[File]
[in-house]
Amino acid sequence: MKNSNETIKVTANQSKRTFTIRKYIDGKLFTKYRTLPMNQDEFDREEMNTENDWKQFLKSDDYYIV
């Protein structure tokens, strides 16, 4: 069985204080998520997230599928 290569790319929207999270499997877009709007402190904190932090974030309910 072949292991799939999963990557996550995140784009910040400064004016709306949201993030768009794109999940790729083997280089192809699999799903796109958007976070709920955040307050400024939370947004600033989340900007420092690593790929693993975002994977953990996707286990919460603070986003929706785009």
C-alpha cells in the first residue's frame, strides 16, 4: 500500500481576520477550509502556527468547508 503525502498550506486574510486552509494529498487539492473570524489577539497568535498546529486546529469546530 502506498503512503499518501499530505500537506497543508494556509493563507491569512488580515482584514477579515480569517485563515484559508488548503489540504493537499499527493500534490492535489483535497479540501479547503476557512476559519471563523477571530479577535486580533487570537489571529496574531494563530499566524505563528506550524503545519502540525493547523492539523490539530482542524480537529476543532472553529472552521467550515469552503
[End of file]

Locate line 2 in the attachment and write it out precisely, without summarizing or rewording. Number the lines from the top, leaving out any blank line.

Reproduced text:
Amino acid sequence: MKNSNETIKVTANQSKRTFTIRKYIDGKLFTKYRTLPMNQDEFDREEMNTENDWKQFLKSDDYYIV